This guide will explain how you can **use Excel formulas to generate a list of all possible permutations from multiple columns in Excel.**

We can generate permutations by using a counter that cycles through the given values list.

##### Table of Contents

Permutations are an arrangement of objects in a definite order. When looking for permutations of multiple lists, we would want to know how many possible unique ways we can choose a single value from each list.

Let’s take a look at a scenario where we may need to find all permutations of multiple lists.

Suppose you are handling a T-shirt shop. You have multiple colors of T-shirts, with each shirt having sizes from XS to XL. For inventory purposes, you would like to generate an item name for each possible permutation of t-shirt color and size.

If your shop has dozens of colors, it may be tedious to label each permutation manually. Instead, we can use Excel formulas to generate the item names for your inventory.

With the `ROW`

and `COUNTA`

functions, we can create our own counter that cycles through all possible combinations in a list.

Now that we know when to find permutations, let’s take a look at an actual sample spreadsheet that implements a counter to generate a list of permutations.

**A Real Example of Generating a List of all Possible Permutations in Excel**

Let’s take a look at a sample spreadsheet that generates a list of all possible permutations given two lists.

Columns A and B in the table below contain values that we can combine to indicate a specific product for sale. For example, we can specify a size XS red shirt with ‘Red | XS’. In column C, we generated all possible permutations of the given values of size and color.

To get the values in Column C, we just need to use the following formula:

=IF(ROW()-ROW($C$1)+1>COUNTA(A:A)*COUNTA(B:B),"",INDEX(A:A,INT((ROW()-ROW($C$1))/COUNTA(B:B)+1))&","&INDEX(B:B,MOD(ROW()-ROW($C$1),COUNTA(B:B))+1))

To understand how this formula works, we’ve added a few rows in the table below.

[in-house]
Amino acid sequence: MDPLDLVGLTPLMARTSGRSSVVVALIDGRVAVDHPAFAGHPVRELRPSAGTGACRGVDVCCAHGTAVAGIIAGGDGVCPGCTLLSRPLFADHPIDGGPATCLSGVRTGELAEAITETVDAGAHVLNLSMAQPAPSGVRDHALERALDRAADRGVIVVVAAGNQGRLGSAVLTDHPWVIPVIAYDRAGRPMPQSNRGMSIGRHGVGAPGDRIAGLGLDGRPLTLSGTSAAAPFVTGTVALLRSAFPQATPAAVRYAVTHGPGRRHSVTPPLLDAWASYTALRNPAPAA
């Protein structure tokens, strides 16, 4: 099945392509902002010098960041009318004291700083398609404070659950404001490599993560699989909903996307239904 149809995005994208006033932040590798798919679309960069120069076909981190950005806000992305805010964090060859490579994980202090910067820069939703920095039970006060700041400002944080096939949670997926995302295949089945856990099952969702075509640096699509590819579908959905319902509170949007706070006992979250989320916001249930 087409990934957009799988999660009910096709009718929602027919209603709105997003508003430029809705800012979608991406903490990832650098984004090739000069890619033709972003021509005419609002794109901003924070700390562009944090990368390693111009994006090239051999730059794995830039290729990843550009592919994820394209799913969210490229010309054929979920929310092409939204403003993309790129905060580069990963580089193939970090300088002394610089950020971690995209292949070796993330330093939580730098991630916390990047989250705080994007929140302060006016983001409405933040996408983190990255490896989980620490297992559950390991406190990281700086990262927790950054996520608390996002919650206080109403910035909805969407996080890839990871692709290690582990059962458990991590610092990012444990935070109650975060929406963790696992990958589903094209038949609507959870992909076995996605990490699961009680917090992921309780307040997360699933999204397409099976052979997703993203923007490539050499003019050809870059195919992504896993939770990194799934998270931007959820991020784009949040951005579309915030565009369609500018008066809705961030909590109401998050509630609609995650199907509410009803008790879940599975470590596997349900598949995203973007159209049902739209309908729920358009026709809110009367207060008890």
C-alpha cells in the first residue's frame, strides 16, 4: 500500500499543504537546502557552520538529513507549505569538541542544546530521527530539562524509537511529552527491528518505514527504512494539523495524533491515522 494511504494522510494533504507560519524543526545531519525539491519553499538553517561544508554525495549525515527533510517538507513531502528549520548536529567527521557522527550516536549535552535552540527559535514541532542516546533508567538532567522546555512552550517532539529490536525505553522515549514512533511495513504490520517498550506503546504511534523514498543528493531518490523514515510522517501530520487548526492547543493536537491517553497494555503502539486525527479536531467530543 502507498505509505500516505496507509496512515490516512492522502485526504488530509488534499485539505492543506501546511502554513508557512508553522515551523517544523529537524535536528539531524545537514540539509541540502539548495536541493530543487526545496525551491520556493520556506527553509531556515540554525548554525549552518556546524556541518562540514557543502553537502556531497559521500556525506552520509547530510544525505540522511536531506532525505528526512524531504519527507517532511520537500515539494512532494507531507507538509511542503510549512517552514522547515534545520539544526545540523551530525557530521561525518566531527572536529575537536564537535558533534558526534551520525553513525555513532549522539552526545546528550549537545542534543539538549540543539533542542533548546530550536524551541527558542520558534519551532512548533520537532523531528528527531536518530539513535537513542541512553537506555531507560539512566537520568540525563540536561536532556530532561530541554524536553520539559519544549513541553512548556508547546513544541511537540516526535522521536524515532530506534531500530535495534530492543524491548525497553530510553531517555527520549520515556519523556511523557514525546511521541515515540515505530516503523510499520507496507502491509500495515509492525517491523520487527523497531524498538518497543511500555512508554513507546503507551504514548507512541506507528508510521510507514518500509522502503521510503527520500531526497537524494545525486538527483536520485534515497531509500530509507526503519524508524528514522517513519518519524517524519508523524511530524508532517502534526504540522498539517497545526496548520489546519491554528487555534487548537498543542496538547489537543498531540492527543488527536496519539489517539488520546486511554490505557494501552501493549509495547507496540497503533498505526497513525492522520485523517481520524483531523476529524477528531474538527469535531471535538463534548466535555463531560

The `IF`

statement first checks if the current row is greater than the number of possible permutations. When given two lists, the number of total permutations is simply the product of the length of both lists. In this example, there should be a total of 15 permutations (3 colors multiplied by 5 shirt sizes)

If the `IF`

function detects that the row is greater than the number of permutations, the function returns an empty string.

If this is not the case, then our formula concatenates two `INDEX`

results. The first `INDEX`

function should return either ‘Red’, ‘Yellow’, or ‘Green’.

The

allows each color to repeat exactly n times where n is equal to the number of shirt sizes. You can see this happen in column E.**INT((ROW()-ROW($C$1))/COUNTA(B:B)+1)**

Lastly, the

allows each shirt size to increment by 1 until it reaches 5 and starts again from 1. **MOD(ROW()-ROW($C$1),COUNTA(B:B))+1) **

The concatenation character ‘&’ is used to separate the two `INDEX`

results from each other.

You can make your own copy of the spreadsheet above using the link attached below.

If you’re ready to try out this formula in Excel, let’s start writing it ourselves!

**How to Generate a List of all Possible Permutations in Excel**

This section will guide you through each step needed to start using the permutation formula in Excel. You’ll learn how we can use the `INDEX`

and `COUNTA`

functions to loop through each value in the list, so each value is paired exactly once.

Follow these steps to start using Excel to generate a list of all possible permutations:

- First, select the cell that will contain our first permutation. In this example, we’ll start with cell
**C1**. To simplify our`ROW`

function later, we will not use any headers in this spreadsheet.

- Next, we can paste our permutation formula into the formula bar. Make sure that the formula references the right columns.

- Hit the
**Enter key**to evaluate the formula.

- We can now drag down the formula in
**C1**to fill in the rest of the column.

- We can also change the characters in between each value. For example, we can add a comma between the color and size labels.

**Frequently Asked Questions (FAQ)**

**Will this formula work for more than two columns?**

The formula provided can only be used for two columns. However, once you’ve found permutations for the first two columns, you can use the result as input. Using this formula again with the first result as the “first column” and the additional column as the formula’s second column.

That’s all you need to remember to start using Excel to generate a list of all possible permutations given two lists. This guide breaks down a clever use of the `INDEX`

, `COUNTA`

, and `ROW`

functions to iterate through a list.

Finding permutations is made possible because of the wide variety of functions supported in Excel. With so many other Excel functions out there, you can surely find one that suits your use case.

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